In the Response the Government retained its stance on embedding transparency by default throughout the entire procurement lifecycle, though it did take account of the concerns raised around the additional burden, cost and potential anti-competitive implications. To reduce this burden, there will be a value threshold of £2 million or more before appropriately redacted contracts need to be published alongside the contract detail notice, and debrief letters will also no longer be required. Additionally, in the interest of preserving commercially sensitive information there will no longer be a requirement to disclose tenders submitted in procurement. This value threshold will be a relief to smaller local authorities for whom the cost of reporting, redacting and publishing lower-value contracts would have been significant.

The proposal to introduce a central digital platform for commercial data goes to the heart of the transparency proposals and is intended to save cost and time through its "tell us once" approach. As a result, it will be imperative for contracting authorities to maintain a fully functional IT system to enable them to discharge their transparency obligations.

Chapter 7: Fair and fast challenges to procurement decisions

The main focus of this chapter is how to reform the existing Court processes in order to speed up procurement challenges and make the challenge process cheaper and more accessible. Examples of such measures include allowing decisions to be made on the basis of written pleadings, early and enhanced disclosure and the appointment of a dedicated procurement judge (or judges given the current procurement workload of the TCC). The "American Cyanamid" test for lifting of automatic suspensions may also be replaced by single-limbed test in order to simplify its application.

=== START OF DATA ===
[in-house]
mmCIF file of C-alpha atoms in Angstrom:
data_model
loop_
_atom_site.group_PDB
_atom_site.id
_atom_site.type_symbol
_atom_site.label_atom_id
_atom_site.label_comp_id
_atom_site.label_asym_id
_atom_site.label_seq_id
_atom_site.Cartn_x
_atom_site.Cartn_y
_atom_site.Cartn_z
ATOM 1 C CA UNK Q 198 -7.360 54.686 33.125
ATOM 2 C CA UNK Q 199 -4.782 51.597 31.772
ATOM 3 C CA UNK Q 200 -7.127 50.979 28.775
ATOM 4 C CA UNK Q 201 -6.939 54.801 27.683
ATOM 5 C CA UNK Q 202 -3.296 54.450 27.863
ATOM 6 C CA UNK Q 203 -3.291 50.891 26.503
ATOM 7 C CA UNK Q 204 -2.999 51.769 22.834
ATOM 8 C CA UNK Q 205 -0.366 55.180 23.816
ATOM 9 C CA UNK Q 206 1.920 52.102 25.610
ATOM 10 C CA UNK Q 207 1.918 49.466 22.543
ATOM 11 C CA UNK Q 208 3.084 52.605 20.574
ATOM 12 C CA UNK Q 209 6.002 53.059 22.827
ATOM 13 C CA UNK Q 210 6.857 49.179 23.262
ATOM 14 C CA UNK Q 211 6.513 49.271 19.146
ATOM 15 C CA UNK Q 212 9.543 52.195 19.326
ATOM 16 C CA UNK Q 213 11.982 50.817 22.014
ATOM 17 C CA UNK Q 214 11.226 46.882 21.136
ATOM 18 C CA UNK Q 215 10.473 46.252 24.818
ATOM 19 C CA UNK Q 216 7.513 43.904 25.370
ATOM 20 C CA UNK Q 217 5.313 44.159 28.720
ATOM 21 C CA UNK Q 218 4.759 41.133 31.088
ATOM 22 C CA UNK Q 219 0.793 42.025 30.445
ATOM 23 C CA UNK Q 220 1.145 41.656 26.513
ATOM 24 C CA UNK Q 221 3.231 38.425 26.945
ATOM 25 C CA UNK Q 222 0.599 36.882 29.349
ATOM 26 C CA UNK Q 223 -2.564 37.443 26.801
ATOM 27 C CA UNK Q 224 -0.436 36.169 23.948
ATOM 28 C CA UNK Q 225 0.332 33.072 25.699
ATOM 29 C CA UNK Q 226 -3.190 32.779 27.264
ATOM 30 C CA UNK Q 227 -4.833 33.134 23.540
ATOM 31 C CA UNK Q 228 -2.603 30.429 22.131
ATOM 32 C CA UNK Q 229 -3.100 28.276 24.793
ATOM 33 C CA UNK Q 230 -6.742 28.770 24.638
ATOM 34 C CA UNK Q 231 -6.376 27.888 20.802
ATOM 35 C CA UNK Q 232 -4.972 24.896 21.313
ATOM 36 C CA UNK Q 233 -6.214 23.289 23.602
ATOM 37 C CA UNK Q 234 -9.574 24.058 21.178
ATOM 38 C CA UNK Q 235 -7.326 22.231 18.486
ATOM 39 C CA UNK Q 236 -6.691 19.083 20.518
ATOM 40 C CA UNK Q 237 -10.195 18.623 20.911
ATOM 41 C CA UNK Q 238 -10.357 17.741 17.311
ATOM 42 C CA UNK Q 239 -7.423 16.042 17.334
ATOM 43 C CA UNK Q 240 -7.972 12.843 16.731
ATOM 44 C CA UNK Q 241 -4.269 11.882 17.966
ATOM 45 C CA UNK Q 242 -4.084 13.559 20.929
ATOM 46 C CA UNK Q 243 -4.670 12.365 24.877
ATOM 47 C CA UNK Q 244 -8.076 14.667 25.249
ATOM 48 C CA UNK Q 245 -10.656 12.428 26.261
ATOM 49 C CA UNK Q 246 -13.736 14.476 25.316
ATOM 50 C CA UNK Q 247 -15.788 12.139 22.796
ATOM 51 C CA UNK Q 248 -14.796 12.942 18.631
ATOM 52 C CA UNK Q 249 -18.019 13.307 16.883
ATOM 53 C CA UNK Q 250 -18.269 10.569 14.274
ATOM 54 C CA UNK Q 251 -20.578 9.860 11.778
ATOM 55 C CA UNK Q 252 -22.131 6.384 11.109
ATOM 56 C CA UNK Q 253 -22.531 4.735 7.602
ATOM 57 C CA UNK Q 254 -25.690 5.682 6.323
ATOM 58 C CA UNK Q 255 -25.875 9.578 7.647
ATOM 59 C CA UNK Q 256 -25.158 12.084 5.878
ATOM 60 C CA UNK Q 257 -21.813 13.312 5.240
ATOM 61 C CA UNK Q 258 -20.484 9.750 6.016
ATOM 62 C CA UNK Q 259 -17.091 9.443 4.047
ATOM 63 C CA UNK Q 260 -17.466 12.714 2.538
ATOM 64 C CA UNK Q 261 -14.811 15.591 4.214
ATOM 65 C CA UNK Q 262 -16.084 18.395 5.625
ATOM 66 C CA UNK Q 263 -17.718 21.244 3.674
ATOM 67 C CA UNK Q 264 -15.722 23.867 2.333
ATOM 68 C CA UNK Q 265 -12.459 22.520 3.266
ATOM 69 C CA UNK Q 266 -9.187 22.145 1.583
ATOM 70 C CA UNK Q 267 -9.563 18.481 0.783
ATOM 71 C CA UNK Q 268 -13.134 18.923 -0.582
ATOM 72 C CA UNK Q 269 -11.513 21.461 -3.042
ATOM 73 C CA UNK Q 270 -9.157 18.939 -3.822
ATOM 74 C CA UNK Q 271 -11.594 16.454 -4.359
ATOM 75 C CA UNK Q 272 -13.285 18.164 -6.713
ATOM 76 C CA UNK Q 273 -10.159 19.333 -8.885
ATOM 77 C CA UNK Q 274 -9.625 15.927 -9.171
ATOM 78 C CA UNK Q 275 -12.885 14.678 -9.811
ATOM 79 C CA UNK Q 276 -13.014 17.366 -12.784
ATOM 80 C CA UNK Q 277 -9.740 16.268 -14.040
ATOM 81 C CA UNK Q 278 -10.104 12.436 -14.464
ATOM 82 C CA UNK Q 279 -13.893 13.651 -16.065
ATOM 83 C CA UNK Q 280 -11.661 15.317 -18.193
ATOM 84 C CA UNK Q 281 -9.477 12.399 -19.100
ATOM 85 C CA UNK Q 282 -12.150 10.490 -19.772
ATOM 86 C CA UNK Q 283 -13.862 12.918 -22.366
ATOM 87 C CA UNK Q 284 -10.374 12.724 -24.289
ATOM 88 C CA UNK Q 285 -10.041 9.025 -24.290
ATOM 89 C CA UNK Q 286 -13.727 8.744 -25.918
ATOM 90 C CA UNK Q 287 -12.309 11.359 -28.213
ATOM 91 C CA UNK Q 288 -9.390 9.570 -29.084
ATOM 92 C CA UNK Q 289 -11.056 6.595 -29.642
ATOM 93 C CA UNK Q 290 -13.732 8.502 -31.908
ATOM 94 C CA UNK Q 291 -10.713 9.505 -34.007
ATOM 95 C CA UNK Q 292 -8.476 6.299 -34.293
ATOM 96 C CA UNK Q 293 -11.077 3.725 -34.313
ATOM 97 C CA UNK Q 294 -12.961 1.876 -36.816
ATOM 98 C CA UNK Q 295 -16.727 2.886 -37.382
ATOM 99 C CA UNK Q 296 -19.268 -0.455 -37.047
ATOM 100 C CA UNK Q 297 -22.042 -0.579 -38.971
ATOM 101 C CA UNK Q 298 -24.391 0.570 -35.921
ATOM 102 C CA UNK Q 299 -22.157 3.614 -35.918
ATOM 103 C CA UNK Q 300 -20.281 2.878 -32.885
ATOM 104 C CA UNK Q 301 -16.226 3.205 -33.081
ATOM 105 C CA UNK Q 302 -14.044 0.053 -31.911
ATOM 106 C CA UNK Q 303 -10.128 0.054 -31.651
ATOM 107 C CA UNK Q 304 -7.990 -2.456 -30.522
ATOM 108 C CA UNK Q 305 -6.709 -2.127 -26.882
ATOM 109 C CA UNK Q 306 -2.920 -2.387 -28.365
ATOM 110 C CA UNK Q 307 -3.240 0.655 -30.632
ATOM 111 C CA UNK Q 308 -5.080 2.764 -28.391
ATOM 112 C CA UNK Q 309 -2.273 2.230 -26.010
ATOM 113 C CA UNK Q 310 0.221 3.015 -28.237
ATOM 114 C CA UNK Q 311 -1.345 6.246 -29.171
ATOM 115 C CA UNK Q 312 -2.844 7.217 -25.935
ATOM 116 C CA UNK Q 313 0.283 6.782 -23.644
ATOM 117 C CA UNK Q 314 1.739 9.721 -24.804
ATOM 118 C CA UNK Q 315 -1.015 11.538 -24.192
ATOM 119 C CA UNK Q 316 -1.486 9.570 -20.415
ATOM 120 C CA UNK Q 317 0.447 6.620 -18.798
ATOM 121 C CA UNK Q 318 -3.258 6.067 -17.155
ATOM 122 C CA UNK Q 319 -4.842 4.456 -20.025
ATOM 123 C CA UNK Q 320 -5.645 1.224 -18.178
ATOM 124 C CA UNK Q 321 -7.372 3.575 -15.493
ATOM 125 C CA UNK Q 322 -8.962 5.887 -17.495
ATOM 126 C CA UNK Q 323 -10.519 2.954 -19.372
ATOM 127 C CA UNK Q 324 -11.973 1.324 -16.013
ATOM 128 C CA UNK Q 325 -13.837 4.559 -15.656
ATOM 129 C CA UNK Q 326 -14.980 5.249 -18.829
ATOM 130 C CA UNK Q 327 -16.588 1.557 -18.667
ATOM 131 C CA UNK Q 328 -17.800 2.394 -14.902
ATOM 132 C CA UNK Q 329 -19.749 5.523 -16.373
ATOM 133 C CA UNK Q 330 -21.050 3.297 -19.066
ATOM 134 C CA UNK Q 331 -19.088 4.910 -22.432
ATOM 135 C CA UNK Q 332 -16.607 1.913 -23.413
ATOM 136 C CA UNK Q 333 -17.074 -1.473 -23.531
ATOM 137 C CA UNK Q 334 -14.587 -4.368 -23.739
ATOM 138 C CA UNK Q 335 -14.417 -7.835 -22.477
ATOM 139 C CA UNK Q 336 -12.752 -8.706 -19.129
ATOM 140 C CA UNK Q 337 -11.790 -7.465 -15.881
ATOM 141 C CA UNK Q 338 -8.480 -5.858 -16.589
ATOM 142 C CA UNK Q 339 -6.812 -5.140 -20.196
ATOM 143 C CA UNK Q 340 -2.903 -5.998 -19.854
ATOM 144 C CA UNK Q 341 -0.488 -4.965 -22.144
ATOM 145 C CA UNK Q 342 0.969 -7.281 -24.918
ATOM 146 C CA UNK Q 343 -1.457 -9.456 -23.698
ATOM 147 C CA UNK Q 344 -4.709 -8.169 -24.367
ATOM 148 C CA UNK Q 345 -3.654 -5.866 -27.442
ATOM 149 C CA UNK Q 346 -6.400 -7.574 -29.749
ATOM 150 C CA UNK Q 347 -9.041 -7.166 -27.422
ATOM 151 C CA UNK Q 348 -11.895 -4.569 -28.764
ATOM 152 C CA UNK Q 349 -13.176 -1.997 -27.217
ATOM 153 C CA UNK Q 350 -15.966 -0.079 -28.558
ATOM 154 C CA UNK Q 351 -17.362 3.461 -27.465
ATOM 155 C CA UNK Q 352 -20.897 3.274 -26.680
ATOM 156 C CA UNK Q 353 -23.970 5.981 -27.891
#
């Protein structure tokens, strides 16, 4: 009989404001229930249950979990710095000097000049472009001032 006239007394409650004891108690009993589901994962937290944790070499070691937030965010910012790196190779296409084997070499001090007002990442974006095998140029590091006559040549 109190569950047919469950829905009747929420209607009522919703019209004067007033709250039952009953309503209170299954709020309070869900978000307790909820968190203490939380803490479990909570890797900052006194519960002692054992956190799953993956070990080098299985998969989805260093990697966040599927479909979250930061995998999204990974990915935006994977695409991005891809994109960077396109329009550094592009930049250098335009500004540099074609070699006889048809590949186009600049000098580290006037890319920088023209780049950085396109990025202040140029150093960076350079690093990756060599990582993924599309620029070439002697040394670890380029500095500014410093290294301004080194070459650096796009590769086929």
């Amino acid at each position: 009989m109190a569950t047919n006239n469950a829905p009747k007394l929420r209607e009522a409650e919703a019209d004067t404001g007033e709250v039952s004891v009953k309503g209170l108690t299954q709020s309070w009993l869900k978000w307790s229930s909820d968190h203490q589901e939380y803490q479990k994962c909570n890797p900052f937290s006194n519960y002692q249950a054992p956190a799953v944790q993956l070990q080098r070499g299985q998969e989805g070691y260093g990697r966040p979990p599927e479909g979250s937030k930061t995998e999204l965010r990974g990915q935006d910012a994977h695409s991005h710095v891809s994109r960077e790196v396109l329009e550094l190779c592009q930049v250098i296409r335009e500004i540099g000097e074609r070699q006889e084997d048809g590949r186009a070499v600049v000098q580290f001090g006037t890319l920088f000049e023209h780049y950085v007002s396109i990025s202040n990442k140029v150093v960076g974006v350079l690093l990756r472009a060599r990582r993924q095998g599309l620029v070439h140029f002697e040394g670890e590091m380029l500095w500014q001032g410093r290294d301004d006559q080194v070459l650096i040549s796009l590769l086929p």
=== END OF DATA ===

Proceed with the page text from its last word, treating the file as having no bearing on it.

Despite the above reforms, many of the proposals outlined in the Green Paper are no longer being pursued. In line with this, this chapter is likely to undergo further revision as the Government intends to explore further options for challenging procurement decisions. At this stage, councils can only "watch this space" to see what the challenge regime will look like once draft legislation is published.

Chapter 8: Effective contract management

The Response confirmed that the proposals for tackling payment delays will be carried forward, however guidance has been promised to clarify the process for escalating payment complaints and to give greater detail about the investigatory role of the PPRS or PRU. The Government also proposes to make Regulation 72 provisions easier to navigate and are considering introducing a new safe harbour for amending long-term contracts. Moving forward it will also be mandatory to publish contract change notices, again in an attempt to improve transparency.

Looking forward

Although the new regulations are unlikely to come into force until 2023, councils will need to ensure they have adequate resources to fulfil the new transparency requirements whilst also maximising the benefits of the additional flexibility and simplification of the regime. Despite the Government's detailed response to the consultation, the actual implications of the regulations will not become clear until they are published. Even then, whether or not the new regime will have the desired effect will depend on how successfully they are implemented and embraced by councils in practice. Councils should ensure that those responsible for procurement are trained and upskilled in order to take advantage of the new flexibilities provided without getting bogged down by the enhanced transparency obligations.